Joseph F. Woody -- Chief Executive Officer

You go ahead, Michael, on the payroll tax.

Michael Greiner -- Senior Vice President and Chief Financial Officer

Sorry, repeat that question again.

Chris Cooley -- Stephens Inc -- Analyst

Yes. Certainly. Just in terms of the deferral of the 2020 payroll tax payment. Does that is that kicking in now in the second quarter? Or is it maybe collectively on a retroactive basis? I'm just trying to think about how to model that in the 2Q and rolling forward.

Michael Greiner -- Senior Vice President and Chief Financial Officer

Yes. So it's $7 million for the full year, and we would have to pay that back during 2021 or 2022. That being said, our determination of when we pay back would be determinant upon our tax filings, and we don't want to lose any sort of deductibility that may be available. So we will defer through the duration of 2020. It will be about $7 million. And then our determination of payback in 2021 and '22 is going to be totally determinant upon permanent ability to deduct some of those taxes.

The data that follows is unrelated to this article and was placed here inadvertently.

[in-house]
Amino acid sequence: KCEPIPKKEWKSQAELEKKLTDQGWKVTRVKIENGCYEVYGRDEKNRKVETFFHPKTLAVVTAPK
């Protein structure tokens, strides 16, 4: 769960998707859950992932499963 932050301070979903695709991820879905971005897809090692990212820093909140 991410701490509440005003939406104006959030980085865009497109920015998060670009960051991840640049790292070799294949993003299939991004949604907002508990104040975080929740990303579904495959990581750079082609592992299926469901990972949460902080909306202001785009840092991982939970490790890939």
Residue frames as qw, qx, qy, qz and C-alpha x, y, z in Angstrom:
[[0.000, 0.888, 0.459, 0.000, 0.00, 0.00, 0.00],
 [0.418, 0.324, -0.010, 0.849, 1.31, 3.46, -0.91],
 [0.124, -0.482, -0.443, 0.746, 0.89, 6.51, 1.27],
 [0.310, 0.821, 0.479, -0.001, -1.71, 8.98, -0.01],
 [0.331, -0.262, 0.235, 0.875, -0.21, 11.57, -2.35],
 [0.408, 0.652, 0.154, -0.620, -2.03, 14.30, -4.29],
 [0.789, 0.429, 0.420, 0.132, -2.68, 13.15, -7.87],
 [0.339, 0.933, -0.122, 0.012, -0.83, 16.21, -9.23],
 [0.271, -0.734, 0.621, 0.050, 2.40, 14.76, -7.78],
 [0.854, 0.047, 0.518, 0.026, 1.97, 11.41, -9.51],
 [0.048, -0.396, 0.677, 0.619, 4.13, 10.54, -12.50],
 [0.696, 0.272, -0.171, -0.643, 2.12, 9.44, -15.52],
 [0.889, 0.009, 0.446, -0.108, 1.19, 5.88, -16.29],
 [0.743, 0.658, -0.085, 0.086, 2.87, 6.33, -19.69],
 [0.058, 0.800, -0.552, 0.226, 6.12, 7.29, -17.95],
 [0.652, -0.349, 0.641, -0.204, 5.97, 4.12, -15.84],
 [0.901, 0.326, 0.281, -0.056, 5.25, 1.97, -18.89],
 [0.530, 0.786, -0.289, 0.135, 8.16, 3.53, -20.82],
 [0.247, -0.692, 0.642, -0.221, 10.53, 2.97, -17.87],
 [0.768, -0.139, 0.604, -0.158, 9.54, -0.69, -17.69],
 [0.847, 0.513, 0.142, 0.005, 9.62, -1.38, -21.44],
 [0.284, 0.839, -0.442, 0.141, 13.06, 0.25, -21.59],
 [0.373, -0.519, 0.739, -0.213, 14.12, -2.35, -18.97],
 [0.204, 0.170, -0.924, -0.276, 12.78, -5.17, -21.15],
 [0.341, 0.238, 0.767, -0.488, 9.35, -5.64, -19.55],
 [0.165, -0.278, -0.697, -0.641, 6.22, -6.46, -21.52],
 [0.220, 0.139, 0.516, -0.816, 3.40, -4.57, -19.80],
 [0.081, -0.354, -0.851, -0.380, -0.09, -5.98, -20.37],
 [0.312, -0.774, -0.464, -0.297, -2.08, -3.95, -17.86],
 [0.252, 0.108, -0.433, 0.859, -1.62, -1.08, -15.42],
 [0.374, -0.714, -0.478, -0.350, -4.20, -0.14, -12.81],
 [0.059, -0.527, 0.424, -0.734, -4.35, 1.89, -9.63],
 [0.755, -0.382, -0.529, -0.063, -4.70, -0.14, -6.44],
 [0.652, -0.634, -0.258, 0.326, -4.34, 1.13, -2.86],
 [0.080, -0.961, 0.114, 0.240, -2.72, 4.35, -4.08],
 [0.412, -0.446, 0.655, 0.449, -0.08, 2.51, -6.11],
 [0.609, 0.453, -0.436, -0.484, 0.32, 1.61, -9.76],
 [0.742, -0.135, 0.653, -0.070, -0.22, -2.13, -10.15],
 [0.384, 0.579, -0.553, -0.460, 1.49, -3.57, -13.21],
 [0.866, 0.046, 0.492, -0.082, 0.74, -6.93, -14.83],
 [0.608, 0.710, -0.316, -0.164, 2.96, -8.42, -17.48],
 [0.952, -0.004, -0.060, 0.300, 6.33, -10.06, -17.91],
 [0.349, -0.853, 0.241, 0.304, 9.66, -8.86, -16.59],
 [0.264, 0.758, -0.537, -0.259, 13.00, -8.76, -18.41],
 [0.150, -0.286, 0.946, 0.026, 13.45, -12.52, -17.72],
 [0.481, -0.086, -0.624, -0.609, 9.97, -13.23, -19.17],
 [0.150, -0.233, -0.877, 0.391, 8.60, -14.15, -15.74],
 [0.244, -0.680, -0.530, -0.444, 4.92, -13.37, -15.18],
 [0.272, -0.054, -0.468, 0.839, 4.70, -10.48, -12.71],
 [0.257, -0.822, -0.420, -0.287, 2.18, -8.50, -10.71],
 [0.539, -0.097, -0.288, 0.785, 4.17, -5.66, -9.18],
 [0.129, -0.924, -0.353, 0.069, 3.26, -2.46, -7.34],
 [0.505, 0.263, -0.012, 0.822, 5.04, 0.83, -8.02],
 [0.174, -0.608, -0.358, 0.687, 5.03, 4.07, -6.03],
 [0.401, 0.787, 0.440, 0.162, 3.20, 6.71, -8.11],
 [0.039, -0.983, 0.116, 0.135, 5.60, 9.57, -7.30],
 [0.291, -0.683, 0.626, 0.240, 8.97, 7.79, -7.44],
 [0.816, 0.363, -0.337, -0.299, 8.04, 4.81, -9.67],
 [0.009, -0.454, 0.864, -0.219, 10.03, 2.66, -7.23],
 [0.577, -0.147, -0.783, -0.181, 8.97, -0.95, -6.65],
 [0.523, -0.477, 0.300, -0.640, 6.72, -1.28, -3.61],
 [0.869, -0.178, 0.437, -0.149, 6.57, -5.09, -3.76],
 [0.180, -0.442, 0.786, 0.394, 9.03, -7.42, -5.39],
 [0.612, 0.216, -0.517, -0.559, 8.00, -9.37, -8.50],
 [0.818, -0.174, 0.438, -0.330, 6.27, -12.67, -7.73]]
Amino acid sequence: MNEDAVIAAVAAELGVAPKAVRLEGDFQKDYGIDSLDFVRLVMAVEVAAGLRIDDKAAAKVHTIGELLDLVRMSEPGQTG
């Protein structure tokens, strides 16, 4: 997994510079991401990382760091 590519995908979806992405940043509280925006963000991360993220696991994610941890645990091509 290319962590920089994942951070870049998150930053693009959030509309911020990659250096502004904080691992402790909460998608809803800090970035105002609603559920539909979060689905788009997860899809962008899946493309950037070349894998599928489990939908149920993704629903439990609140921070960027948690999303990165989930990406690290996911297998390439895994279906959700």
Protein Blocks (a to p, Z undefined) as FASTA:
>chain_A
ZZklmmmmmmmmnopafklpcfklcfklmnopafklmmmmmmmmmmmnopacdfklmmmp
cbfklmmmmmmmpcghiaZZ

Operator

Thank you. The next question is from David Lewis of Morgan Stanley. Please go ahead.

Marissa Bych -- Morgan Stanley -- Analyst

Hi, This is Marissa Bych on for David. Thanks for taking my questions. I want to thank you for the commentary you gave us on what you're seeing in procedures versus the past five to six weeks. I'm just curious if you would be confident in saying that you've seen a trough in elective procedures or if it's still too early to really make that conclusion. And then secondly, are you seeing any geographic shifts for the few procedures that may be coming back into May and June, whether that's by care setting or by region? Any additional color would be great.

Joseph F. Woody -- Chief Executive Officer